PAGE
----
“Now you’re talking!”
Mom rolled her eyes and looked in my direction. “Don’t encourage him,” she told the nurse.
“It’s all right,” she said. “A positive attitude is what gets most heart patients through. We’re about to head back to surgery now.” Indeed, an entire team had materialized around the bed. They tugged and rotated, and soon, my father was on his way out the door.
Mom stood up suddenly. “Jim!” she called.
The whole parade stopped for a moment as she walked across the room. She took his hand again and said, “You come back to me, now. I love you old man.”
Dad smiled from the gurney. “My heart is going to be just fine,” he said. “All it needs is a little elbow grease.”
Then they let go of each other, and he rolled away down the hall. I said, “He’ll be OK, Mom.”
Mom said, “I know. Or I hope I do. I just hope he doesn’t tell so many jokes the doctor forgets how to operate.”
“That’s why they put him under, I think. So the doctor can concentrate and do his job.”
“You’re probably right about that. Anyway, let’s scoot back down the hall. That waiting room isn’t going to populate itself, you know.”
“I guess not.” I tried hard to think of one of Dad’s signature jokes to fill the silence, but nothing came, so I took my mother’s hand and we walked out together.
I gave Kat this prompt: Chad followed me from room to room singing his cow song while I picked up dirty laundry and cleaned litter boxes.
Club Aqua burned on a Tuesday, and by Wednesday morning, the DJ and bartender were celebrities. Val, the DJ, wasn’t pleased. “I didn’t do anything,” she protested.
But Larry the bartender disagreed. “Listen, that whole fucking ceiling was coming in, and you was standing out on the floor directing traffic just like you was calling a square dance or something. If you hadn’t had your shit together, those people would have flipped out and stampeded. We’d all be dead.”
“OK, I wasn’t the one carrying people out on my goddamned shoulders,” Val snapped. “All I did was tell people where to find the doors. You were picking them up off the floor and hauling them out the front. That’s saving lives. You want to call me heroic, you might as well say it about the builder who put the exits in there in the first place, right?”
The interview aired on the evening news, with the expletives appropriately censored. Channel eight even scored a fuzzy cell video taken in the midst of the exodus to air with “Husband and Wife Team Save Scores in Five Alarm Blaze”.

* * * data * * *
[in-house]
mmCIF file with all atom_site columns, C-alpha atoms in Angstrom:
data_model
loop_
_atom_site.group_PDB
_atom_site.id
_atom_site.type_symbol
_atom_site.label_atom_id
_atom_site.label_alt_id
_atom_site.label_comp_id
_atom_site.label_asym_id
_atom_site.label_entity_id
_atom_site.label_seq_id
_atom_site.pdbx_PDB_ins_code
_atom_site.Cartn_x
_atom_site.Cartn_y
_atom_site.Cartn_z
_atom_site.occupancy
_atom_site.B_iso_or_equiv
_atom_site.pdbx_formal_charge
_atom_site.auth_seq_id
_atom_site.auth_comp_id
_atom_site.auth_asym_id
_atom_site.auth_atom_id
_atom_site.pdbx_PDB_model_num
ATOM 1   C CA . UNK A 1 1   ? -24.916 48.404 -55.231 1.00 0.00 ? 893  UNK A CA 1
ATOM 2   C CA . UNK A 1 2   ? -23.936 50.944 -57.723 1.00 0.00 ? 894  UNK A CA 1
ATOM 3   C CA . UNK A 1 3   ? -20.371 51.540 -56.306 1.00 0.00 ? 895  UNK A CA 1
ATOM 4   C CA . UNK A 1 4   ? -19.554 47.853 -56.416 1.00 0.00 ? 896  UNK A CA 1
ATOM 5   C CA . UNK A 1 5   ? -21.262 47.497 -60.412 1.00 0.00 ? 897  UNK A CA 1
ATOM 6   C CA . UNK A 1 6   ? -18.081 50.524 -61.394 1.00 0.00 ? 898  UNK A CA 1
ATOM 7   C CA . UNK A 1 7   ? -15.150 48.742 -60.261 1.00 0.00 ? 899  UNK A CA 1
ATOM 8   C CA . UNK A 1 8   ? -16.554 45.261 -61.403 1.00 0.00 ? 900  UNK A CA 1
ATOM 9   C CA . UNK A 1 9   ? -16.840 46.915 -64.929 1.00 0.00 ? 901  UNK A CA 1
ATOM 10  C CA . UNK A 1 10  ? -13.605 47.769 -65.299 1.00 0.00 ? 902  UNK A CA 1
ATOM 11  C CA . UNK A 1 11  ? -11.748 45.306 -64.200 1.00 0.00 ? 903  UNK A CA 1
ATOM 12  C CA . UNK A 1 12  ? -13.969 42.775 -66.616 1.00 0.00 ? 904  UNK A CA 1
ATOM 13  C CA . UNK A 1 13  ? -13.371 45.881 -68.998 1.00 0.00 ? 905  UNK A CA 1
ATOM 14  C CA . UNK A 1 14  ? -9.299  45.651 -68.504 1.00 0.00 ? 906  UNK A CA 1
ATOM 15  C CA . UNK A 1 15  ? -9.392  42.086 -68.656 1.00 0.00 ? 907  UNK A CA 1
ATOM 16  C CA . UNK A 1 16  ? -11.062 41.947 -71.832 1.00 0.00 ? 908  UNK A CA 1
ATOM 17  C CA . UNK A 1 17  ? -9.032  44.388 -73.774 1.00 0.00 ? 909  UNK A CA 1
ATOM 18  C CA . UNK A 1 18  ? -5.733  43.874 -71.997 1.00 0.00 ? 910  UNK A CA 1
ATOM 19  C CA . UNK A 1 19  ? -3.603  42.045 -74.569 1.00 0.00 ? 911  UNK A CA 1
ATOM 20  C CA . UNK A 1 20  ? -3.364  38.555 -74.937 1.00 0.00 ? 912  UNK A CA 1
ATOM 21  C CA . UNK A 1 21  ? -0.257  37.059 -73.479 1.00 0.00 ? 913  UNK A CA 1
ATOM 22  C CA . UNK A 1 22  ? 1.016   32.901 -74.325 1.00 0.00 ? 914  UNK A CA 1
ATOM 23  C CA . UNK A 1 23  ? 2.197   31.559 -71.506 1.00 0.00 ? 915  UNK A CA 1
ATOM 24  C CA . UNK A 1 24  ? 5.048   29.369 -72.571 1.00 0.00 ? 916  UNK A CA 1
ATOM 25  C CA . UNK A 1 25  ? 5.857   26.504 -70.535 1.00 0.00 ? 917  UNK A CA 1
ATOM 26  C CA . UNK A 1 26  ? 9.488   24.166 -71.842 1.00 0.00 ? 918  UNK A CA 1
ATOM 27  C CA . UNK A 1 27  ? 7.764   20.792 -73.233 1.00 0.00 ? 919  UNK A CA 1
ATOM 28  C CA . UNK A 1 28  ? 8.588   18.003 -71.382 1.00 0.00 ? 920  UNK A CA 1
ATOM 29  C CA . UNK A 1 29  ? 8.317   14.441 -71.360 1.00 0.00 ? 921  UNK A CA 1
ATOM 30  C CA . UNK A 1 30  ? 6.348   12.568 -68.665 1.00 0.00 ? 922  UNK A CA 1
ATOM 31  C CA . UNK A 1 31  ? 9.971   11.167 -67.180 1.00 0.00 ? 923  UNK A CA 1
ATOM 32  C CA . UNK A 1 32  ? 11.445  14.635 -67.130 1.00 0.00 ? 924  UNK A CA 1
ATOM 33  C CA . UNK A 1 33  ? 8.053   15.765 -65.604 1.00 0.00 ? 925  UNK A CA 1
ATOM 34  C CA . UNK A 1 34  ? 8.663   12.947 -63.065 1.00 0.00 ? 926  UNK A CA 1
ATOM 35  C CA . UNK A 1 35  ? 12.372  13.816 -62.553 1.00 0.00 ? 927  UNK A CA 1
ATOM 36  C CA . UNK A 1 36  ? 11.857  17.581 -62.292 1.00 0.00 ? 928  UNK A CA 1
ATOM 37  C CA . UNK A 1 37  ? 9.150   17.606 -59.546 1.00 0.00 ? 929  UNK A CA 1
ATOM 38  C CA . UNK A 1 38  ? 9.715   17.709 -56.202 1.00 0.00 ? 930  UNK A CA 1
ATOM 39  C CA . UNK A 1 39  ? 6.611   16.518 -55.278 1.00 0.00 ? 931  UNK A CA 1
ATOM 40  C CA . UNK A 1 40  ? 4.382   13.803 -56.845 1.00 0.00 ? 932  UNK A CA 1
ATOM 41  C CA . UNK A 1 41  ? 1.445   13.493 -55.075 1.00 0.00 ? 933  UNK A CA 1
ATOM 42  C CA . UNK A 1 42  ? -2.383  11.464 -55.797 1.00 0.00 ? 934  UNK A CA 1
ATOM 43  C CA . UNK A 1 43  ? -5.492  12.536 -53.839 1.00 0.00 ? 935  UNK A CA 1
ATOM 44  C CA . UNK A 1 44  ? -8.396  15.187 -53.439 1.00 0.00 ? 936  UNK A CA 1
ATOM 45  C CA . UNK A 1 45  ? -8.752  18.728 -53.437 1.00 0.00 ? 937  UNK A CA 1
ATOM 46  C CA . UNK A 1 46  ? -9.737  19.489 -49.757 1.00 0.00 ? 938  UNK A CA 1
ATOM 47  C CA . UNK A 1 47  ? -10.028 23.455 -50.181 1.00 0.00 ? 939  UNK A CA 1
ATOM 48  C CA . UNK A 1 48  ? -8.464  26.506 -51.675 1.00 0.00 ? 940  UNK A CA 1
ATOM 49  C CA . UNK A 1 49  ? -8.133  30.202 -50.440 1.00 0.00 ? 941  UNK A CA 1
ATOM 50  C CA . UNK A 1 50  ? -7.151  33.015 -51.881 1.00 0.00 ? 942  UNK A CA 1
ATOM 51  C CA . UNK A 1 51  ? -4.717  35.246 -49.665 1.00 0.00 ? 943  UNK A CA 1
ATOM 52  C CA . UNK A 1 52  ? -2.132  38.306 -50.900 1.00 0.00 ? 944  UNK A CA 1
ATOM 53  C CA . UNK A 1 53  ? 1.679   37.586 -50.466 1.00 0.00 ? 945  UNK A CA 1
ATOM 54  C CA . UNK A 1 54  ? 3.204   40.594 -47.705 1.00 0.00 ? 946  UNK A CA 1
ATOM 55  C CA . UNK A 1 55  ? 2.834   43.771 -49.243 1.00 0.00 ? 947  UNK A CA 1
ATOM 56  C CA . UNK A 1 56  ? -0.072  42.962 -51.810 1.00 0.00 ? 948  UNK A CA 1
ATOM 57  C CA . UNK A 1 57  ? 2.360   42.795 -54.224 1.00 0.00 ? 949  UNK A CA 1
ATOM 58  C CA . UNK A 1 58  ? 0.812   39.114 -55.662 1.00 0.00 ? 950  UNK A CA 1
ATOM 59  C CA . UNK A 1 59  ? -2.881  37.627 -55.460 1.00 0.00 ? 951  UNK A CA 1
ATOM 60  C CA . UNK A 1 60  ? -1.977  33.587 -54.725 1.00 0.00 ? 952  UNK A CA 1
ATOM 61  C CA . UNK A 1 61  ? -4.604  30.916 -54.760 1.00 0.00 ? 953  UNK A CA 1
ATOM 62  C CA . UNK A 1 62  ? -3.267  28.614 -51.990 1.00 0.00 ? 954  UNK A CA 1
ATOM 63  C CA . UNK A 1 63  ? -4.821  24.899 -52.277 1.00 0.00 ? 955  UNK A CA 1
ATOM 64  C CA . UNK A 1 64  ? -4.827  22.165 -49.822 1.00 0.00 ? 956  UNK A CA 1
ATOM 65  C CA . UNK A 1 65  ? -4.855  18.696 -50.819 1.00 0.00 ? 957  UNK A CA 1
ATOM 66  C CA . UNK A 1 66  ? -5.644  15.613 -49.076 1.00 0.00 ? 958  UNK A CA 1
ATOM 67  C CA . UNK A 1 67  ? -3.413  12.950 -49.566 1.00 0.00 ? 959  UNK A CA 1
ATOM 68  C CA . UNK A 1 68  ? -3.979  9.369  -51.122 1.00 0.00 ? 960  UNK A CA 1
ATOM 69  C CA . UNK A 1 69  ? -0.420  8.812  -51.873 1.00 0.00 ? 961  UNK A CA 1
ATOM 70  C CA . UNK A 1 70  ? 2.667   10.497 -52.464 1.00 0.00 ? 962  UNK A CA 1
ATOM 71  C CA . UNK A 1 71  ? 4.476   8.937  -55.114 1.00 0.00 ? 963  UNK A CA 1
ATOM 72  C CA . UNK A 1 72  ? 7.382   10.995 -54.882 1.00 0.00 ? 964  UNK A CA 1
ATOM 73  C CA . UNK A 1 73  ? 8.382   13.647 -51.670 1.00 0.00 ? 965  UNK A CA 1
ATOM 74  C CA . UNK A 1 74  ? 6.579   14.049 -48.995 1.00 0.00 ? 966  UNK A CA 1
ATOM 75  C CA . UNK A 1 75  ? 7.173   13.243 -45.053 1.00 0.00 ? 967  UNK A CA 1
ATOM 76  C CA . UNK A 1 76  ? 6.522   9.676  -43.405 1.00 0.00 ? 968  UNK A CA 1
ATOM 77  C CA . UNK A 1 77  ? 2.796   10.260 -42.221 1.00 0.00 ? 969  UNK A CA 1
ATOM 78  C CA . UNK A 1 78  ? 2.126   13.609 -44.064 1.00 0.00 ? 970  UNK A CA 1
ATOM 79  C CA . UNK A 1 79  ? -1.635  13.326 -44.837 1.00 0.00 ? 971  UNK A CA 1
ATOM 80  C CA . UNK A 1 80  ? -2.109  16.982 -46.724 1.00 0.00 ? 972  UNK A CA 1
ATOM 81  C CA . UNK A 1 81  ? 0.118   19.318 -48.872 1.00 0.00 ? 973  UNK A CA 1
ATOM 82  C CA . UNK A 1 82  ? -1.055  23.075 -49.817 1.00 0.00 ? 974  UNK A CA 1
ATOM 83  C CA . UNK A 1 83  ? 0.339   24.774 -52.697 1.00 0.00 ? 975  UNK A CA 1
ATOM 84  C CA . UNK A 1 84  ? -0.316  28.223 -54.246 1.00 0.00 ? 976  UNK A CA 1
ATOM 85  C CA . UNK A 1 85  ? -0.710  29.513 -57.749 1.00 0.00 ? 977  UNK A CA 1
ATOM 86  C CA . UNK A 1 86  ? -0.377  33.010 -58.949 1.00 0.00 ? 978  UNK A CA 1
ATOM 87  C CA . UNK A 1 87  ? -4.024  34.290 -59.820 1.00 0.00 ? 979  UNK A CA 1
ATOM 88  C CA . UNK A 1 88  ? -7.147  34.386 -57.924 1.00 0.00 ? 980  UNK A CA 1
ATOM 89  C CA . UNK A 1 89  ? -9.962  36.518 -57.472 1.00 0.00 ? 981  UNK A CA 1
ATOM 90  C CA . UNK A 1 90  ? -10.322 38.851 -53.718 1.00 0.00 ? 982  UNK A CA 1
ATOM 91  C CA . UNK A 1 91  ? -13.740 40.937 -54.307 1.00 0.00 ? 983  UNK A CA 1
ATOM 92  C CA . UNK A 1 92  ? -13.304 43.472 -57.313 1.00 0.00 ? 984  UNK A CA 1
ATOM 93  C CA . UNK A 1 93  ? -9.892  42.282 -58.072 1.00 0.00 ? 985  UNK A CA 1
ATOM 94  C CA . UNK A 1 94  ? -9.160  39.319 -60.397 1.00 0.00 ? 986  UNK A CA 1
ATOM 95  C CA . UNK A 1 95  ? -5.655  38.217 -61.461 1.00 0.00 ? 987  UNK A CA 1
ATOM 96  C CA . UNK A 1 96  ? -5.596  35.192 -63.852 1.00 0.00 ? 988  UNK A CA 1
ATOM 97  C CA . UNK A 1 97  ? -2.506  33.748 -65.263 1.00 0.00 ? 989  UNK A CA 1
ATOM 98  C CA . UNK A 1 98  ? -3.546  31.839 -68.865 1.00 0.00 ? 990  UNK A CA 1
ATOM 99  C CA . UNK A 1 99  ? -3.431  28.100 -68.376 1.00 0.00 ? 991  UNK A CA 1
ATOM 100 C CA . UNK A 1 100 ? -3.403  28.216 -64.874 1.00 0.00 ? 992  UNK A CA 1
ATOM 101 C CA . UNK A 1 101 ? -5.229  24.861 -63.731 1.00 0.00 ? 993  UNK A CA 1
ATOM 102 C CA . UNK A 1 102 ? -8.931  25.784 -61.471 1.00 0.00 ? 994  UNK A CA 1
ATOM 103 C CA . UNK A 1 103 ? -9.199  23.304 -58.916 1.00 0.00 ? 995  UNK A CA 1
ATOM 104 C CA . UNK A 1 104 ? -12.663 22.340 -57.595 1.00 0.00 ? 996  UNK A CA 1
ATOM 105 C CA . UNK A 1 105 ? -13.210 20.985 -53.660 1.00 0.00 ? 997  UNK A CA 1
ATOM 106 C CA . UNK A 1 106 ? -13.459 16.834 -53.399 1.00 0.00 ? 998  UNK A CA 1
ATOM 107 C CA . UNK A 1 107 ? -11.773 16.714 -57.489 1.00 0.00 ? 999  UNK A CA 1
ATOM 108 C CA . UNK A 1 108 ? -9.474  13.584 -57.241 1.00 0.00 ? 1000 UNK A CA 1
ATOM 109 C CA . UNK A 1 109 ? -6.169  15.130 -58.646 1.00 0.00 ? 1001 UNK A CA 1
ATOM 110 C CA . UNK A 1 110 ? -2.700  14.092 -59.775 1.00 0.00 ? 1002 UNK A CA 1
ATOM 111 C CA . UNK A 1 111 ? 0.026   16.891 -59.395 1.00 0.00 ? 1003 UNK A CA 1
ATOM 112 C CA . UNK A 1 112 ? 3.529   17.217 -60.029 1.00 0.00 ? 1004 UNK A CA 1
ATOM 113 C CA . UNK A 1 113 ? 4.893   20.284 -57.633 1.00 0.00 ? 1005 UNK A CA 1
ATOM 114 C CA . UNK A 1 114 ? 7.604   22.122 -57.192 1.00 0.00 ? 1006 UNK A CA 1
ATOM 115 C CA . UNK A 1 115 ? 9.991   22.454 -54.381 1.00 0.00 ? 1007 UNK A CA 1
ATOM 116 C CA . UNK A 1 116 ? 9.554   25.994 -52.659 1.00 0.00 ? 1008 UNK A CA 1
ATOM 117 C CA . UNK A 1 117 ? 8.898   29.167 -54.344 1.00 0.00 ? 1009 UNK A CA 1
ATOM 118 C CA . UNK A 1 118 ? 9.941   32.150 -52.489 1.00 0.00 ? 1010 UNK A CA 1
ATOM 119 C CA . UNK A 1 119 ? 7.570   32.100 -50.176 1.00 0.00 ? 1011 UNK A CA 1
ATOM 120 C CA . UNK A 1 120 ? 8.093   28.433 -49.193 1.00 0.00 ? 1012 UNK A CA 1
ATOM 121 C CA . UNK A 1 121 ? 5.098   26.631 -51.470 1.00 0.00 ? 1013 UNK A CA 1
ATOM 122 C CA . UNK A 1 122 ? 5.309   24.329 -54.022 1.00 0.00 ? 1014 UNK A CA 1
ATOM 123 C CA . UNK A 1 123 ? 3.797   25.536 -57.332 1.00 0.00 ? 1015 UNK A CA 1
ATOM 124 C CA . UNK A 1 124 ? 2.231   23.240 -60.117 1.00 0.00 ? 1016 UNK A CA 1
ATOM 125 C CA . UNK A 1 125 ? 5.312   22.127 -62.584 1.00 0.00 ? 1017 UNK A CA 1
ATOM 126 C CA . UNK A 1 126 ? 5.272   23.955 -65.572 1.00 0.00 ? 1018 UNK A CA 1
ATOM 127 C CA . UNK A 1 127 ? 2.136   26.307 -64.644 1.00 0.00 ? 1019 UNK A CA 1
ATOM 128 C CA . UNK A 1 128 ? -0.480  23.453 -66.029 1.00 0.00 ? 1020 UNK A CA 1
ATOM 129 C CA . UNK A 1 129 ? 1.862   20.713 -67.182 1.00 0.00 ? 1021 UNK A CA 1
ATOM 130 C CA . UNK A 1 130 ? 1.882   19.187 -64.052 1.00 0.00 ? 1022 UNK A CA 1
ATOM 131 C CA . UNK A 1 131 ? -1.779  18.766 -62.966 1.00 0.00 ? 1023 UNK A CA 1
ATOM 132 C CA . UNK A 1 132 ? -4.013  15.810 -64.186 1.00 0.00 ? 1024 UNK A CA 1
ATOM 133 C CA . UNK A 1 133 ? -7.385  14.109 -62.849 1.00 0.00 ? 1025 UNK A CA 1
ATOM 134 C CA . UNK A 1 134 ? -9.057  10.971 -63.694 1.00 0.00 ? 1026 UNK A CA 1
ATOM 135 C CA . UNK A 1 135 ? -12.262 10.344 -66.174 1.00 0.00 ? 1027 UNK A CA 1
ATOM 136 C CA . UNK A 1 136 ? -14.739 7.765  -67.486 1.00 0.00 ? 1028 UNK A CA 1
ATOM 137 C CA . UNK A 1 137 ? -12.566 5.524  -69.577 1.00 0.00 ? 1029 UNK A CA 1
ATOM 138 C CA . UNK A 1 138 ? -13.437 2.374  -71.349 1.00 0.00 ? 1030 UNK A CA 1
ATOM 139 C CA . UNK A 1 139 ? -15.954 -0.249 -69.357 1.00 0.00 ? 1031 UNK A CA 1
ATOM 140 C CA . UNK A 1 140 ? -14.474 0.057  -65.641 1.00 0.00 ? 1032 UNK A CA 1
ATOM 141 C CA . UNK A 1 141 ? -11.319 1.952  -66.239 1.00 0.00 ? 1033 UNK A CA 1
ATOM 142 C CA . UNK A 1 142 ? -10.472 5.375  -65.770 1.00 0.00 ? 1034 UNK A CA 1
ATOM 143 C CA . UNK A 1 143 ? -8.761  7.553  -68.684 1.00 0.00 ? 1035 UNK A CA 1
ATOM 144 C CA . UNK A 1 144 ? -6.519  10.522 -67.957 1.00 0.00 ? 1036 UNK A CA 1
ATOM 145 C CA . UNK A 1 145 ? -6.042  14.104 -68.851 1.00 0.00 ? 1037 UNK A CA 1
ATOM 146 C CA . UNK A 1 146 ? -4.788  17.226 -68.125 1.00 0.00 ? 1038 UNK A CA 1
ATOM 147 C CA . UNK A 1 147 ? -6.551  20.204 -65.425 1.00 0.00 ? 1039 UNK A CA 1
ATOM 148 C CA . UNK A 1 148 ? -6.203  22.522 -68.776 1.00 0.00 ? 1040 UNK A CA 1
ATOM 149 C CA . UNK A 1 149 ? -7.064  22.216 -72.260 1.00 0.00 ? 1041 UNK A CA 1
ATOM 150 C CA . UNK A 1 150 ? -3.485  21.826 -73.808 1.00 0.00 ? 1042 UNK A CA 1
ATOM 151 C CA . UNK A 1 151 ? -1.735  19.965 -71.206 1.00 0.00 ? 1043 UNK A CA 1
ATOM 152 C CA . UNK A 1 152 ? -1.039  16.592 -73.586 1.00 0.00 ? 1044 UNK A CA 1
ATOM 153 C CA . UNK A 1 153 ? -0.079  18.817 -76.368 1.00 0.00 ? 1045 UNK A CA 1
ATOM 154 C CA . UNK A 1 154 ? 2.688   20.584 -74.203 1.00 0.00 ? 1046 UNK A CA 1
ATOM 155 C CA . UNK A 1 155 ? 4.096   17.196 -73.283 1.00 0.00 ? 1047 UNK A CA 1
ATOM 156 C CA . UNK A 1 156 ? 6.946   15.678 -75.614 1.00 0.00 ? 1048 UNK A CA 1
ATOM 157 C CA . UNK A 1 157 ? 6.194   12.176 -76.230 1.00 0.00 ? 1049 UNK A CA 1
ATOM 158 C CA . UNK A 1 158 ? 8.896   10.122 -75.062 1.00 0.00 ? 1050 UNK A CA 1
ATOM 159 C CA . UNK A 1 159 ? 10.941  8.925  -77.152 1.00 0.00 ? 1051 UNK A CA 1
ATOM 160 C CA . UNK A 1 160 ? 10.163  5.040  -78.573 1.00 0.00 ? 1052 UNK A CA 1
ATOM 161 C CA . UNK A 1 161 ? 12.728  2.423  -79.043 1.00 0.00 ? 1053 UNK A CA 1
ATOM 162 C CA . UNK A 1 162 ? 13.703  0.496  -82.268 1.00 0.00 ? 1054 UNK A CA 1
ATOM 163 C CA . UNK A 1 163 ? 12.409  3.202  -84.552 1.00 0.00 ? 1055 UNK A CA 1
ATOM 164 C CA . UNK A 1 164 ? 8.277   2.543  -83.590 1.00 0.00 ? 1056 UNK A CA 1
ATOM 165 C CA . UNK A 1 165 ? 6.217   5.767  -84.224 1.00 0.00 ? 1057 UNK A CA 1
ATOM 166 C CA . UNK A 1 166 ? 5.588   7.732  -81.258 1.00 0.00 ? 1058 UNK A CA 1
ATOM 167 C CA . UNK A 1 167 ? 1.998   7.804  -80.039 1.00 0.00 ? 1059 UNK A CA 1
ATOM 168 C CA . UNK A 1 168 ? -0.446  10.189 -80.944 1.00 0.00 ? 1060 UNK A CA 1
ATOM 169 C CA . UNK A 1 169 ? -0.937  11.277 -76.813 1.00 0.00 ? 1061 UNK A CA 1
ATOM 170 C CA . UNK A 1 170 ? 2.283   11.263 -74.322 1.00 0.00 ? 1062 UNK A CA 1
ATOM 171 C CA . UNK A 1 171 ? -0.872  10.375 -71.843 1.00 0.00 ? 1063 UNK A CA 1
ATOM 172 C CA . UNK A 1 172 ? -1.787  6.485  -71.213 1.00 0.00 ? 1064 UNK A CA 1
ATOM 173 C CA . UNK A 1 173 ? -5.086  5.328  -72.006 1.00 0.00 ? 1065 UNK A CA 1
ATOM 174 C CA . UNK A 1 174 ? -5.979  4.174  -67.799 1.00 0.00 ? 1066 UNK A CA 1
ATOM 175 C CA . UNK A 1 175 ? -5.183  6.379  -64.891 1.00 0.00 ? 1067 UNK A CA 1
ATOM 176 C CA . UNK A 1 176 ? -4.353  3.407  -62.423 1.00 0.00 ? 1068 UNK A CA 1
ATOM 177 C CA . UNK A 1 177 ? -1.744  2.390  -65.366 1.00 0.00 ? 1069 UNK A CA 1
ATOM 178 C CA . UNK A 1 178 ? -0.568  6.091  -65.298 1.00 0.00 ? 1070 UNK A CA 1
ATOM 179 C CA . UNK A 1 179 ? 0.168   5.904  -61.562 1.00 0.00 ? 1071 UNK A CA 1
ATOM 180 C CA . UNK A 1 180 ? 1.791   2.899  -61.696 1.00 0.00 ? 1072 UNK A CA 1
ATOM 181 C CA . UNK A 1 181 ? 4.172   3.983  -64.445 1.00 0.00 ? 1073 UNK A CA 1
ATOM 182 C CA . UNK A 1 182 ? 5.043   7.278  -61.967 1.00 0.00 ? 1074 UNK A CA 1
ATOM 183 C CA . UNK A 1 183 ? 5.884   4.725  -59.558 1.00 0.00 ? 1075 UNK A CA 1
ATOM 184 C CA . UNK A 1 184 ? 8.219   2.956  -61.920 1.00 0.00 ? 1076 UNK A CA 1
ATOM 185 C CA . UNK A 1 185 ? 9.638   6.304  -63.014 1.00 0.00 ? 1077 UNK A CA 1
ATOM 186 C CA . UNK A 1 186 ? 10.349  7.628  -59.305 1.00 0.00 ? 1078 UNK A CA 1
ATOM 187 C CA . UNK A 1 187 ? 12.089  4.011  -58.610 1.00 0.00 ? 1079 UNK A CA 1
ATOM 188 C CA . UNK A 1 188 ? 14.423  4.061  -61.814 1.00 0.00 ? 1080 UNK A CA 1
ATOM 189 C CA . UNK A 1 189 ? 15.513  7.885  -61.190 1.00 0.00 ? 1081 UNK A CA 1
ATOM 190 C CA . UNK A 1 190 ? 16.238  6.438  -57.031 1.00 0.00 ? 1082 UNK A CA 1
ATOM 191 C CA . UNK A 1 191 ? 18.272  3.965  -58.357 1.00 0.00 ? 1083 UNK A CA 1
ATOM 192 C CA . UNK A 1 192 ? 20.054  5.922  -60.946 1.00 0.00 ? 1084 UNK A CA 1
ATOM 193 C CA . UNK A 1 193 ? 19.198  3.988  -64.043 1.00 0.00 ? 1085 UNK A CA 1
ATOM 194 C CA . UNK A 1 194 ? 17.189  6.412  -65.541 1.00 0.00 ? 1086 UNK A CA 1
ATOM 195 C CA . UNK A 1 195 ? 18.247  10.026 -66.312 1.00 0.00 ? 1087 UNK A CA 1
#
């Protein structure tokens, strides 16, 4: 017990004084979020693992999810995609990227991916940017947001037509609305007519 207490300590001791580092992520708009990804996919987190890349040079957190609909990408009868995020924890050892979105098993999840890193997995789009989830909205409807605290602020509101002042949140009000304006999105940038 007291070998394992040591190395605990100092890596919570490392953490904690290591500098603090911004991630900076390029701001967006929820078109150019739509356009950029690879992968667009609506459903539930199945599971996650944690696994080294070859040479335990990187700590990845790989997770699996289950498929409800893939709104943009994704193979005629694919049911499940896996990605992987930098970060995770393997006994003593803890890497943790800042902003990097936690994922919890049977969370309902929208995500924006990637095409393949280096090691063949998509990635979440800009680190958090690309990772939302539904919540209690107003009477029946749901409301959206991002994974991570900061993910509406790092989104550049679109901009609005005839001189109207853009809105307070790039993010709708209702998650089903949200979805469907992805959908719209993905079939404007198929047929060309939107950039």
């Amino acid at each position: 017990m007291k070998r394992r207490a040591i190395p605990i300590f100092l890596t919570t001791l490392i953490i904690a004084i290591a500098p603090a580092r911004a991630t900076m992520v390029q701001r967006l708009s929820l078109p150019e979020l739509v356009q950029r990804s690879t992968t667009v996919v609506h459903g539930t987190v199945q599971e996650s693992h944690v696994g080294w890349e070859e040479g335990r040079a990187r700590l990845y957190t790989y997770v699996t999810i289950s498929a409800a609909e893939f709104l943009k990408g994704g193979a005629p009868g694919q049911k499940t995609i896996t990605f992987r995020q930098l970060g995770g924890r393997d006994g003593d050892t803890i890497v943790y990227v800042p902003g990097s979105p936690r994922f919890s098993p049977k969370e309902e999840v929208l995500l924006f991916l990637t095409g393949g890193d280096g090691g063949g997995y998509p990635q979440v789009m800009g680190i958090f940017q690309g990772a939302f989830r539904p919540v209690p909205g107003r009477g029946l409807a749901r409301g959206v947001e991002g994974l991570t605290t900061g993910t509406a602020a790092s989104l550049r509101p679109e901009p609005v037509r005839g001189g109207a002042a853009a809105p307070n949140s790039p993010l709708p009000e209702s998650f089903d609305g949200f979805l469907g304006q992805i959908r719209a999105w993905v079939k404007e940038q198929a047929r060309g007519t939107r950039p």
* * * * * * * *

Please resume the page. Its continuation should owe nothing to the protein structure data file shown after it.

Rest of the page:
They wanted to compare it to Rhode Island’s fire at The Station in ‘03, when the band’s effects triggered a real burn and sent a hundred people to talk with the Almighty. But after a few days, when the fire inspector ruled Club Aqua’s an electric fire, the news anchors all had to fall back to discussing the DJ and bartender and airing the grainy cell pictures.
The other difference from The Station fire, the one that really kept the whole thing in the limelight longer than was perhaps reasonable, was that nobody died. And that was probably what kept the focus on the two employees. The fire inspector said, “Fire burns up, and this started in the attic. There wouldn’t have been any problem for the people down below if the smoke detectors and sprinklers had come on when they were supposed to.”
In fact, when smoke started filtering into the dance floor through the ducts, the sprinkler system and alarms did kick in. “And that’s what saved people,” said Val. “That and Larry pulling his shirt over his face and getting those women out of the bathroom.”
“I’m telling you,” Larry contradicted. “It was like Val cast a spell on them. The sprinklers came on, and it was just… an annoyance.” The pair was on national news, by that time, wearing somewhat cleaner clothes and using slightly better language. “She had on that Beck song, right before it started raining inside…”
Val gave Larry the title. “Where It’s At.”
“Yeah. And that’s like her song. She jumped out of that booth and started talking to us and she was where it was at, you know? The sprinklers was just irritating, and people was looking for ‘out’, but then this huge chunk of the ceiling fell down, and everybody screamed, but not Val. She said, ‘Larry, you check the toilets,’ and she sent the other employees to find people. And when her microphone went out, she just kept talking, until I had to pick her up and take her out on the third trip through. Like she got caught inside her own spell.”